Classic Communications Inc. has discontinued negotiations with lenders
concerning a $75 million loan.
As a result, the MSO said, it has defaulted on one interest payment on its
outstanding debt and it is prohibited from making another payment due
Classic said it was unable to make an interest payment due July 6 under a
$240 million credit agreement and, as a result, it was prohibited from making a
$7.2 million interest payment on its senior secured notes due Aug. 1.
In a prepared statement, the company said it has hired Credit Suisse First
Boston as a financial adviser to look into other funding sources.
The loan -- from an affiliate of Classic's controlling shareholder, Brera
Capital Partners LLC, and Credit Suisse First Boston -- was first announced in
May and needed the approval of the company's other lenders.
But it appears that those lenders have rejected the deal -- a move that puts
Classic's future in doubt. The MSO needed the money to meet debt obligations and
to fund operations.
Classic said in the statement that Credit Suisse has begun discussions with
its senior lenders and holders of its subordinated debt to pursue a consensual
restructuring of the debt.
In tandem with its most recent press release, Classic also said revenue in
the second quarter would be flat at $46 million and cash flow would be down 10.5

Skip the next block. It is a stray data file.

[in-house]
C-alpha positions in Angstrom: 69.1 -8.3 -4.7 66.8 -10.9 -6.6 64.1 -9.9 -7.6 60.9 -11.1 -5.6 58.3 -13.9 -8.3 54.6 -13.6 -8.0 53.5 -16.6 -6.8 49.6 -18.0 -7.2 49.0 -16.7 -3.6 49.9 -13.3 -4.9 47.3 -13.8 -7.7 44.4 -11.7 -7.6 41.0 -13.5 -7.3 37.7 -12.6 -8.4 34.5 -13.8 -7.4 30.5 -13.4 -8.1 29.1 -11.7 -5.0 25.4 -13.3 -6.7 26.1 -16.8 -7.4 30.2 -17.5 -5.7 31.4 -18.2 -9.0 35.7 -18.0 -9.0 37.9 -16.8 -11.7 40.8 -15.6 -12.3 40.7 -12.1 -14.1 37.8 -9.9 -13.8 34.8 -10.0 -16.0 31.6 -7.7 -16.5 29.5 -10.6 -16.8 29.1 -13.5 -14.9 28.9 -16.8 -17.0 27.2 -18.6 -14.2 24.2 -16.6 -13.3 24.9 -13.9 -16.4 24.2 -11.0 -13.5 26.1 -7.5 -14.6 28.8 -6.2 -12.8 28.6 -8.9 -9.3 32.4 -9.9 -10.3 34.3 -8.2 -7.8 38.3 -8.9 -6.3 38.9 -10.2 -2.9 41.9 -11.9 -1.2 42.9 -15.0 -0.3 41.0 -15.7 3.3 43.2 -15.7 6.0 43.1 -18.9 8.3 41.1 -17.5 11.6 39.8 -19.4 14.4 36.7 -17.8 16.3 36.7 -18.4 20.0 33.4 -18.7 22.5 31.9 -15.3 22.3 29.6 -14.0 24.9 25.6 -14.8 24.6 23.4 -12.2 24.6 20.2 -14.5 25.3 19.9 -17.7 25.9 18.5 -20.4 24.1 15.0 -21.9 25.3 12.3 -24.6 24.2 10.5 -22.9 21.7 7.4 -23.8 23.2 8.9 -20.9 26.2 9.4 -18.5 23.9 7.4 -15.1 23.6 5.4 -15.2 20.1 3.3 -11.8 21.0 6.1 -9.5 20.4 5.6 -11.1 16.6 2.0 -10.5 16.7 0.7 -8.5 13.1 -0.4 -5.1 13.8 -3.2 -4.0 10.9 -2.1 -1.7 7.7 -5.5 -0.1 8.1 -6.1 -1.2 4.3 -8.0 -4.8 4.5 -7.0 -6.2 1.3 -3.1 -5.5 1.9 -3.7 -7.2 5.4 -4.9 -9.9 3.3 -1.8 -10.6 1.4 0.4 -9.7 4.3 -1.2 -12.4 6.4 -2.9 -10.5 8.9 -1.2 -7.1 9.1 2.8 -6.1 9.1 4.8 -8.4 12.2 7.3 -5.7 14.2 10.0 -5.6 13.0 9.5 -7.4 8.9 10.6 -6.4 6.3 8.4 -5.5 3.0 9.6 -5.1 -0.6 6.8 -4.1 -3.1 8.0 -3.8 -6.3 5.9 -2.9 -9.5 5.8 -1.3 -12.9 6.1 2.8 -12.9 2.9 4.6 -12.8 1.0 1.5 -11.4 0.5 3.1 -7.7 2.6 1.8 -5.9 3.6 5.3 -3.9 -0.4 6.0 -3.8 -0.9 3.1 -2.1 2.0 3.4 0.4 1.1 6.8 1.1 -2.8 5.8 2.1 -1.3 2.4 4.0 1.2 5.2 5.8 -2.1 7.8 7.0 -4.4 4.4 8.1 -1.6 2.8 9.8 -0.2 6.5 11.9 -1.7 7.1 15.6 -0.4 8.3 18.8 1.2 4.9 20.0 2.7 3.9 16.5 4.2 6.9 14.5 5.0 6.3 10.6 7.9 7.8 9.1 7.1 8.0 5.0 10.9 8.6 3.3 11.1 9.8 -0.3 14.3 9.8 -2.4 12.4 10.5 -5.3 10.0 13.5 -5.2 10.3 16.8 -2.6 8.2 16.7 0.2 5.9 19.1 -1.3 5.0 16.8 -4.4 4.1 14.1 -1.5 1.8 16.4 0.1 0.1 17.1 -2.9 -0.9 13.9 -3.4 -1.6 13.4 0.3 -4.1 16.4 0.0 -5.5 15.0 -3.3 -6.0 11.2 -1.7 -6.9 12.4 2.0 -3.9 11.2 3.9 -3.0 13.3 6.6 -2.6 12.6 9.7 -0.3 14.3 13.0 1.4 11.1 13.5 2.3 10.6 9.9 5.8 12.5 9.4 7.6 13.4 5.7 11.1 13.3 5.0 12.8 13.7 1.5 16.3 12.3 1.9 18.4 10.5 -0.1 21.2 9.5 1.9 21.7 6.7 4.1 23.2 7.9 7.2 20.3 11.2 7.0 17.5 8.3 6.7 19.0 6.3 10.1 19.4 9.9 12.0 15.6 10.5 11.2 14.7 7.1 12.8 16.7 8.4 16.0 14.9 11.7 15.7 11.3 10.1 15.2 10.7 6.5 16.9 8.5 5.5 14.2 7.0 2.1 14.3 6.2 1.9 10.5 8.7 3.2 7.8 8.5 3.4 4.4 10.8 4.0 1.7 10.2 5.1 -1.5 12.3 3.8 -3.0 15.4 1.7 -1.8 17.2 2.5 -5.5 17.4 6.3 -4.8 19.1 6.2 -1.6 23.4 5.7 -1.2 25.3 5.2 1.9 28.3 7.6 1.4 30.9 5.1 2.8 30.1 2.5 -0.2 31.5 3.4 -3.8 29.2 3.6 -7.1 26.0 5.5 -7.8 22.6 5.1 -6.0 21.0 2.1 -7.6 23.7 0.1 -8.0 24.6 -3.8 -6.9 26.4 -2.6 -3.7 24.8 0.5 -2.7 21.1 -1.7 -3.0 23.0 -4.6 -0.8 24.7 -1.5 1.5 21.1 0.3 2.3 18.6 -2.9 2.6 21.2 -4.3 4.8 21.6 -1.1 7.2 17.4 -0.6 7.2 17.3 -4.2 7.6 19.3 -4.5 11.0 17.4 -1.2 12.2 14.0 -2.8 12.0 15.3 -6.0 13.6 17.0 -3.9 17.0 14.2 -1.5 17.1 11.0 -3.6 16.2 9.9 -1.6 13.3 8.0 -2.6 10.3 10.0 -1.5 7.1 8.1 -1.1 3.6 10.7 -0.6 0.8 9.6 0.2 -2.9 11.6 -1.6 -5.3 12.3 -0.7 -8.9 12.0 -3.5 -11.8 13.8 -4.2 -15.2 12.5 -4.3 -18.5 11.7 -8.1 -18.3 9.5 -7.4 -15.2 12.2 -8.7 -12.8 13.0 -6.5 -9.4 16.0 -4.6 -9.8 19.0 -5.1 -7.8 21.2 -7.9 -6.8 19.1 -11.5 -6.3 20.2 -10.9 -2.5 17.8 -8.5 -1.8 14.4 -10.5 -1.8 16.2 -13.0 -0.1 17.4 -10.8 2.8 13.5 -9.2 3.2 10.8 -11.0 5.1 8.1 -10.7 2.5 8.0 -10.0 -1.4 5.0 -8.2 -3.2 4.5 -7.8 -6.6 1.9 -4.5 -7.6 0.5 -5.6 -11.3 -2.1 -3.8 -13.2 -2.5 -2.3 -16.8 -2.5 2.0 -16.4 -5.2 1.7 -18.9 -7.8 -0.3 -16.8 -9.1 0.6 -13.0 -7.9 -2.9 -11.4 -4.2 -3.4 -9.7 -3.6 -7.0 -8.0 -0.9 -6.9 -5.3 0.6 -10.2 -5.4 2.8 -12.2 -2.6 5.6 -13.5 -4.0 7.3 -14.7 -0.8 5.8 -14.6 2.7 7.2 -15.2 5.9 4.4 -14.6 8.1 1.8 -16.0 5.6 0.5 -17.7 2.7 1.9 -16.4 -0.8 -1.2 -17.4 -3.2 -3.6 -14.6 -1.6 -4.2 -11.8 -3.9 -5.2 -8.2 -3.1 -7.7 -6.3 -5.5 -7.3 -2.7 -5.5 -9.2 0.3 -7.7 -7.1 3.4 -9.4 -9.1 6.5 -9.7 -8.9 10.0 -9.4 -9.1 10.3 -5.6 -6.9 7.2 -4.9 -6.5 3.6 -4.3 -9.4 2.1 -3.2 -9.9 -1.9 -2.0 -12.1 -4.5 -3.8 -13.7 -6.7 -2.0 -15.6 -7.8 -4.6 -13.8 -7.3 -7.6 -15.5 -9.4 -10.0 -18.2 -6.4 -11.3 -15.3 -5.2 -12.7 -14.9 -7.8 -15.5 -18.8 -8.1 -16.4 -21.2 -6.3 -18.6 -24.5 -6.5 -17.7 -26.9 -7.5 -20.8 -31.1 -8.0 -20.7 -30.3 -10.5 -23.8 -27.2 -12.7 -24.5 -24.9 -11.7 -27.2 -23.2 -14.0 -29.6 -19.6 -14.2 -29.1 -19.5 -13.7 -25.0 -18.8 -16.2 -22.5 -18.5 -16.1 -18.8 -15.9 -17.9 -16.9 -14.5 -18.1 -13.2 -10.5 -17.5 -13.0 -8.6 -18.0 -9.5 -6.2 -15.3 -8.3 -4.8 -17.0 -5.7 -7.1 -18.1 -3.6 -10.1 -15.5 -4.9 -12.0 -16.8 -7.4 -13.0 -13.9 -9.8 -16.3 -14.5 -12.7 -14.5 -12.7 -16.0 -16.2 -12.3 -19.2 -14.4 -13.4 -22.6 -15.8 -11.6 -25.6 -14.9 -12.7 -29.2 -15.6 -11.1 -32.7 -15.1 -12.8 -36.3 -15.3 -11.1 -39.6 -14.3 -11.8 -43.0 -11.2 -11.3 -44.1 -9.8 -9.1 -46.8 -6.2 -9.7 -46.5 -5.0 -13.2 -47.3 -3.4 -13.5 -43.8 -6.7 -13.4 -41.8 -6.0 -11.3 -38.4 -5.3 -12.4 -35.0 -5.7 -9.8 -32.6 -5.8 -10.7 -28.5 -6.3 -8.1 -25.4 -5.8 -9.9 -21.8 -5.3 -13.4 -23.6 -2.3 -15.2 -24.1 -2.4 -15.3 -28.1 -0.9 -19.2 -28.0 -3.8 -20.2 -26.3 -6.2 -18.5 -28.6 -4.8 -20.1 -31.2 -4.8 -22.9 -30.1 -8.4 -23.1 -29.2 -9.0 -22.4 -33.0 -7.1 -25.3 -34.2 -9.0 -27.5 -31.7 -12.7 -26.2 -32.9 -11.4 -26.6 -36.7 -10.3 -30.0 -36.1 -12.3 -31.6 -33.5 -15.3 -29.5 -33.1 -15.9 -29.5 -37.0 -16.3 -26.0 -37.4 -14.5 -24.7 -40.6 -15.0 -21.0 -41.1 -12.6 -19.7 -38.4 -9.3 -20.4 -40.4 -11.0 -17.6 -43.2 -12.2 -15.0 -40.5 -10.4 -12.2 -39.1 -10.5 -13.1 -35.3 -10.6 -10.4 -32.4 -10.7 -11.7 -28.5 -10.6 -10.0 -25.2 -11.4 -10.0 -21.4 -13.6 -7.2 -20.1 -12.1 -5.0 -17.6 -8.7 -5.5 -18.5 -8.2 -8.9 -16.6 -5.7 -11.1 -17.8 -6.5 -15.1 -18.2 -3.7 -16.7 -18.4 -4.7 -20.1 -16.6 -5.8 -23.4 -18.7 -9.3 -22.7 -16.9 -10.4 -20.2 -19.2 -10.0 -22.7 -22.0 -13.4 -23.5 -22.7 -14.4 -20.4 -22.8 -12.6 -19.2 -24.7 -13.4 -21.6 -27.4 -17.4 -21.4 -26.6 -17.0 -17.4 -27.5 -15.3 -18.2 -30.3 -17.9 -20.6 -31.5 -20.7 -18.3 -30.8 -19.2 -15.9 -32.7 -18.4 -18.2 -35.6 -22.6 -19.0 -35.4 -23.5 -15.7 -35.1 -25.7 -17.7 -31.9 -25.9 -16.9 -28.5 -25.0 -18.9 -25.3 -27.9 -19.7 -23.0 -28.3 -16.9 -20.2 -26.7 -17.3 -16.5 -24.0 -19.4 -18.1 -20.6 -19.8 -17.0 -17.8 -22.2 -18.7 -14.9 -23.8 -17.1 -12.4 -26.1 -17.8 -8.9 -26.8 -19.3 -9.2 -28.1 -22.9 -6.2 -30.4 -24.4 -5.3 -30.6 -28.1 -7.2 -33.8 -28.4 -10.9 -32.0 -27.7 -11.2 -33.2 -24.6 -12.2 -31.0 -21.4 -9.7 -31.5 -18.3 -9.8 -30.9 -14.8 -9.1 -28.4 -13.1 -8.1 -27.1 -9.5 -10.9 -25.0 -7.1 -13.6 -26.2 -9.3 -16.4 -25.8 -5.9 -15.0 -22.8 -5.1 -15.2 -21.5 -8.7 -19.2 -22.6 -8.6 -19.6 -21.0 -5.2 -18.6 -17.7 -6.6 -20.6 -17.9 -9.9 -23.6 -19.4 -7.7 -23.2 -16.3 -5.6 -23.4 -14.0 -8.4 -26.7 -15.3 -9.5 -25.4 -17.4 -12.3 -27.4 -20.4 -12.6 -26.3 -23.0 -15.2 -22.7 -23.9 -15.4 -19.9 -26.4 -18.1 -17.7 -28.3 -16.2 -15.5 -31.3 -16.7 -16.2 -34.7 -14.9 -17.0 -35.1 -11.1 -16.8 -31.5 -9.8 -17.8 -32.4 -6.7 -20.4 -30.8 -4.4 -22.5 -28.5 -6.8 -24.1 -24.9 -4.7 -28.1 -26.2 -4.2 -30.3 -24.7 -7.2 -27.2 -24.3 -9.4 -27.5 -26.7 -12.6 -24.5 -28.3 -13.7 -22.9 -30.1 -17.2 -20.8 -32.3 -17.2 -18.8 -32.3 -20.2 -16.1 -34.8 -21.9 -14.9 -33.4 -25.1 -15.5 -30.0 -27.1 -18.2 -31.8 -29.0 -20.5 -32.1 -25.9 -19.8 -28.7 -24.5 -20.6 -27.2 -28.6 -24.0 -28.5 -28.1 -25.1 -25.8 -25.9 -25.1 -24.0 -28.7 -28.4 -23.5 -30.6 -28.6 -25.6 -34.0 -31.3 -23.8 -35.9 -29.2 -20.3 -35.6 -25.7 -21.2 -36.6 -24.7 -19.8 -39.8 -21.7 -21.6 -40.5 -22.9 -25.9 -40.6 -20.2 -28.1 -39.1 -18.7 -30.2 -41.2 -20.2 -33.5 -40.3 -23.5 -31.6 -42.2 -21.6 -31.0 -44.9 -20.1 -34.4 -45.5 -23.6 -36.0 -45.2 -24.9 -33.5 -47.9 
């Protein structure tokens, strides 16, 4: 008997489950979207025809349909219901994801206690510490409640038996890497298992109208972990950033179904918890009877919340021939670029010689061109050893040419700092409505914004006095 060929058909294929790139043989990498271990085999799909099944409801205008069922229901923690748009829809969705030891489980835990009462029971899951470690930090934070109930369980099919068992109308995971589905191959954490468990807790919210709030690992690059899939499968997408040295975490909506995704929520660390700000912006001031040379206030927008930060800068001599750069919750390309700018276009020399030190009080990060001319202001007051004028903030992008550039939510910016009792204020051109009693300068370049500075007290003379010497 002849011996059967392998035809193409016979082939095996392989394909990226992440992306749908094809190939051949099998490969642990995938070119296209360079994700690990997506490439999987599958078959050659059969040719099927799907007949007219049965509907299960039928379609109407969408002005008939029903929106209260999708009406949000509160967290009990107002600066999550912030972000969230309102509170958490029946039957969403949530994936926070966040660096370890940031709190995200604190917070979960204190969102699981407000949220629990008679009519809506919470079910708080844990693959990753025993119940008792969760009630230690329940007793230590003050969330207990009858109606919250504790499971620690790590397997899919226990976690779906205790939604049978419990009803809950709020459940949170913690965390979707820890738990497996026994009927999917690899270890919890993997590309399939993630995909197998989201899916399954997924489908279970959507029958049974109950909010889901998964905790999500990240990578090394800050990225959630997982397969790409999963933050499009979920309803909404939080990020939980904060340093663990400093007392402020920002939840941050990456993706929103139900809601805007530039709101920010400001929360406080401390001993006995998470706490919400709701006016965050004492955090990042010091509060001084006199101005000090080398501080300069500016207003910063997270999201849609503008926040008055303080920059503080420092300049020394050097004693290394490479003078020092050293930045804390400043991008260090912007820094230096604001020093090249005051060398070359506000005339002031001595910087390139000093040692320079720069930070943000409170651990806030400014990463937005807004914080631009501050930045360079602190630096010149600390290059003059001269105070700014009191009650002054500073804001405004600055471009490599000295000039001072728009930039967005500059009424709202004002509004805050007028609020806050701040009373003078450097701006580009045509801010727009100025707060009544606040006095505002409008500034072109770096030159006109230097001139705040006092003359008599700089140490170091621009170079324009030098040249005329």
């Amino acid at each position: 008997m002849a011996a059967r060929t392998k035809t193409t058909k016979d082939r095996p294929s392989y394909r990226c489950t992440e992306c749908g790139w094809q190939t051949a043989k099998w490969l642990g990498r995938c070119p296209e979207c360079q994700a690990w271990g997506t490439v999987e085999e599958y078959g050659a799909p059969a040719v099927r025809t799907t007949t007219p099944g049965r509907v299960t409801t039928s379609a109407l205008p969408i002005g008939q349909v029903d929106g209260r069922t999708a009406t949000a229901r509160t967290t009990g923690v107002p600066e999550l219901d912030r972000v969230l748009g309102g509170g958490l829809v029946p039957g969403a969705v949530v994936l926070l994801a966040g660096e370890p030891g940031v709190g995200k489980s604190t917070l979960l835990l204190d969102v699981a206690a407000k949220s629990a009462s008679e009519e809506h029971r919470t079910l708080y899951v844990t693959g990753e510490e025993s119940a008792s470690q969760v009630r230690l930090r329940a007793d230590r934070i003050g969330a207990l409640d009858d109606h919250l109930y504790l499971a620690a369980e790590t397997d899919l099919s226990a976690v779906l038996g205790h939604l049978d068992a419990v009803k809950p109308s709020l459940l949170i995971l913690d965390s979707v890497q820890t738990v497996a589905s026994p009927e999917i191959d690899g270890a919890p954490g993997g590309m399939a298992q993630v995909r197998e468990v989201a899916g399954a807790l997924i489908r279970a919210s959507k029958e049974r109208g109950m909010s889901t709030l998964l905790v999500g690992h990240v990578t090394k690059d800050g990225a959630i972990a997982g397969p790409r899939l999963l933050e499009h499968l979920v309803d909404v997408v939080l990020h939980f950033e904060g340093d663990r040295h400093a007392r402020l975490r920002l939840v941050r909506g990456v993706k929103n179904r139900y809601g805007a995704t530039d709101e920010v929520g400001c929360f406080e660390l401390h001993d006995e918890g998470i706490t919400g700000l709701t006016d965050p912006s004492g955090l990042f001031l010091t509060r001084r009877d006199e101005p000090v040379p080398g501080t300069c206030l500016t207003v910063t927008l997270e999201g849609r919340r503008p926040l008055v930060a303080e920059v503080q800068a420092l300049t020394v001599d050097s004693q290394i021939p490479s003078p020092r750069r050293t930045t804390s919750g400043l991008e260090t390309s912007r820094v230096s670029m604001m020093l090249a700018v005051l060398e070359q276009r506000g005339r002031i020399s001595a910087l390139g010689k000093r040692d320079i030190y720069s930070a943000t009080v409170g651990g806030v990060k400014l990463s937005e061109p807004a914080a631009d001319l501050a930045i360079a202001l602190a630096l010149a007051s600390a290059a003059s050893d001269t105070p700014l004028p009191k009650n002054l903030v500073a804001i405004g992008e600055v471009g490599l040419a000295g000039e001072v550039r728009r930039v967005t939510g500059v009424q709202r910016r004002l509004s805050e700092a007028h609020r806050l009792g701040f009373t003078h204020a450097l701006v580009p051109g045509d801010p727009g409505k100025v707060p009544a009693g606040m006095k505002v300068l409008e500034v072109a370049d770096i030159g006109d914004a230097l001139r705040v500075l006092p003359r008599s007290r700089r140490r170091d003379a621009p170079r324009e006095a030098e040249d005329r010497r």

percent to $17 million from $19 million in the same period last year. Basic
subscribers were at 376,500 for the period, up slightly from 374,804 customers
in the first quarter of this year.
Classic also said it has received notice from the National Association of
Securities Dealers that its stock has failed to maintain a minimum $1-per-share
price, and it could be delisted from the NASDAQ system.
Classic has until Sept. 18 to boost its stock price to $1 and to maintain at
least that level for 10 consecutive days. The stock -- which dropped 10 cents
per share to 17 cents apiece Wednesday -- has been trading at under $1 for the
past 59 consecutive days.
Classic went public Dec. 8, 1999, with an initial pubic offering price of $25
per share. The stock -- which reached as high as $39 that same month -- has been
in a free fall ever since.